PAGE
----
Nine of Rock’s Most Legendary Long Shows
How long is the perfect concert?
There is no one right answer. Depending on the artist, audience reception, venue size and a whole lot of other factors, there’s no telling exactly how long a concert will last. And that’s part of the thrill of live music.
But some artists have definitively pushed against limits when it comes to concert length. They’ll perform shows that last for hours and stretch into the early morning. Sometimes these sets are carefully planned; other times a spur-of-the-moment decision leads to an epic show.
We revisit Nine of Rock’s Most Legendary Long Shows below.
Led Zeppelin, Jan. 26, 1969, Boston Tea Party, Boston (more than 4 hours)
When Led Zeppelin first arrived in the States in late 1968, they caught critics by surprise with their towering live sound. No one had quite seen the likes of them: equal parts British rockers and deep Delta blues aficionados. In January 1969, a couple of weeks after the release of their self-titled debut album, Led Zeppelin began a four-night run at Boston Tea Party, a small space (400 capacity, according to the New England Historical Society) that became known for attracting the likes of the Velvet Underground, Grateful Dead and other acts on their way to becoming global stars. The first three nights of Zeppelin’s run were something to behold, but it was the fourth and final show that solidified Led Zeppelin as one of the most powerful live bands around. They reportedly played for more than four hours. After they ran out of original material, they turned to Elvis Presley, the Beatles and other cover songs. A 20-year-old Steven Tyler was in the audience, sitting crossed-legged in the back and moved by the music so intensely he cried. “As far as I’m concerned, the key Zeppelin gig, the one that put everything into focus, was one that we played on our first American tour at the Boston Tea Party,” bassist John Paul Jones told NME in 1973. “I suppose it was then that we realized just what Led Zeppelin was going to become.”
Grateful Dead, May 7, 1972, Bickershaw Festival, Bickershaw, England (more than 4 hours)
It’s no secret the Grateful Dead thrived on extra-long live performances – it was the musical space in which they felt most comfortable. “[I’ve] always been a musician and into improvising, and it’s like I consider life to be a continuous series of improvisations,” Jerry Garcia told Rolling Stone in January 1972, just a few months before the Dead took the stage at the Bickershaw Festival in England. The weather was wet, and concertgoers — including Joe Strummer and Elvis Costello – trudged through the mud to hear a variety of American acts perform over several days. But it was the Dead, on the third and final day of the festival, who made jaws drop with a roughly five-hour performance. The set featured extended jams of several songs — Ron “Pigpen” McKernan delivered a 20-minute rendition of “Good Lovin,'” while “The Other One” clocked in at over a half-hour — inspiring a new generation of artists to push their live performances.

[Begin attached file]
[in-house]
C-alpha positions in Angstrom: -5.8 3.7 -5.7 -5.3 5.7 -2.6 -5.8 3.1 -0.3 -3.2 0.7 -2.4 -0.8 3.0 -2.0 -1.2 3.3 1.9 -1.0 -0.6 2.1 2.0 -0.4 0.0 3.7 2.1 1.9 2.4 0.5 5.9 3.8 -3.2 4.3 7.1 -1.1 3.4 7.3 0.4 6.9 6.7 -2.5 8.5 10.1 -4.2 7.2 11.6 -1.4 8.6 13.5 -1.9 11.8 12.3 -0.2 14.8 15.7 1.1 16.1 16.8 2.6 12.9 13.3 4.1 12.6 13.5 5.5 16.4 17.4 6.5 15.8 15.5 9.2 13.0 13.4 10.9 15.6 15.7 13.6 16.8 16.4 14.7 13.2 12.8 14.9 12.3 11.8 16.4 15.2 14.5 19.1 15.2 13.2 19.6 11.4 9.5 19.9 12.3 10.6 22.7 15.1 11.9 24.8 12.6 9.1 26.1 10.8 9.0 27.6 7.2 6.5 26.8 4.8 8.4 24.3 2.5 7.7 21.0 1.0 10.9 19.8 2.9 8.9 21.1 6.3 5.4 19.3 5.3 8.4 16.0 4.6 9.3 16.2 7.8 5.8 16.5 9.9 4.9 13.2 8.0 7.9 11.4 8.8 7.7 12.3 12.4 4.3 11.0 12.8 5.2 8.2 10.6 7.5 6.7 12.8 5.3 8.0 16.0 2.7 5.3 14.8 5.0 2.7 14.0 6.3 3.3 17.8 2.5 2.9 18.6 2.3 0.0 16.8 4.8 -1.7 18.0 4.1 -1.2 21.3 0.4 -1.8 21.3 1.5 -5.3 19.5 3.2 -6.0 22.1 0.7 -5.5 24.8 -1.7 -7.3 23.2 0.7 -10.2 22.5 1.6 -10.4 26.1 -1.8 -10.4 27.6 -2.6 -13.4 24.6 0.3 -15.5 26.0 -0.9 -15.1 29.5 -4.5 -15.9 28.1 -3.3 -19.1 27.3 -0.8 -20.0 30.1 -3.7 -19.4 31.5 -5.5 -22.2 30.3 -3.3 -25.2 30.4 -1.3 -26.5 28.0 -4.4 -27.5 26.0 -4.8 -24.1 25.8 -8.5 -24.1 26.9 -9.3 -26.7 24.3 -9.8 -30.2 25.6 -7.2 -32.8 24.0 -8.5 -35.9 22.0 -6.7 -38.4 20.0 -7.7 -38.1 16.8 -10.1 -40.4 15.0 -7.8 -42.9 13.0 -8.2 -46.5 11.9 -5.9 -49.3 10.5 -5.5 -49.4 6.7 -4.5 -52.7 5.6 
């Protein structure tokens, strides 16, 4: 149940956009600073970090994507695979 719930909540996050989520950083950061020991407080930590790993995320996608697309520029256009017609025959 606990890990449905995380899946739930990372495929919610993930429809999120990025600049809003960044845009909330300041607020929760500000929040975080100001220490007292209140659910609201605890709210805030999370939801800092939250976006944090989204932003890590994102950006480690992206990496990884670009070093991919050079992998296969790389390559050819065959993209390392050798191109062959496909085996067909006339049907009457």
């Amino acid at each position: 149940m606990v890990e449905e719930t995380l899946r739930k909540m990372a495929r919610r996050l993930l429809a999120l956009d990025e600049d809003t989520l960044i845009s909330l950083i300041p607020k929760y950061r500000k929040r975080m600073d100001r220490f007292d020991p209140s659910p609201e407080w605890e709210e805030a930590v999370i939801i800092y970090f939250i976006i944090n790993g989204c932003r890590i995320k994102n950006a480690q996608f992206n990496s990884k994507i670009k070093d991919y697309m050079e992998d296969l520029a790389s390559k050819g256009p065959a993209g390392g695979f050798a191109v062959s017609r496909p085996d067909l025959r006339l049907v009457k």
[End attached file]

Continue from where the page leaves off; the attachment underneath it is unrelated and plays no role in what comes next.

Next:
Guns N’ Roses, Aug. 3, 1991, Great Western Forum, Inglewood, Calif. (approximately 3 and a half hours)
Performing the fourth of four consecutive sold-out shows in Inglewood, Calif., on Aug. 3, 1991, Guns N’ Roses were onstage for approximately three and a half hours, making it one of the longest shows of their career. They played more than 30 songs, stretching the concert until the early hours of the morning, finally ending the night with “Paradise City” during a second encore. Shannon Hoon of Blind Melon and Skid Row‘s Sebastian Bach appeared in the first encore, helping Axl Rose on “You Ain’t the First” and “You’re Crazy,” respectively. Neither Use Your Illusion album was ready for release when the tour launched in May. They finally arrived in September, but that didn’t deter fans from filling up the Forum and sticking around till the end.
Pixies, Oct. 13, 2010, Teatro La Cupula, Santiago, Chile (approximately 4 hours)
On Aug. 5, 2010, the collapse of a ramp leading into a Chilean mine left 33 workers trapped underground. It wasn’t until Oct. 13, 69 days later, that all the miners were safely freed. This also happened to be the day Pixies were scheduled to perform at the Teatro La Cupula in Santiago, their first-ever headlining show in the country. As frontman Black Francis said at the time, the band learned of the good news about five minutes before they took the stage. “We wanted to do something to show how affected we were by this,” Black said. “So we played a special set, 33 songs for the 33 miners, the longest set we’ve ever played as a band.” It’s unclear exactly how long the concert lasted, likely around four hours, but it was well-received by attendees. “We were so moved by this story,” Francis said. “By how many lives had been affected by this, and how the Chilean people banded together to support what can only be described as a miracle.”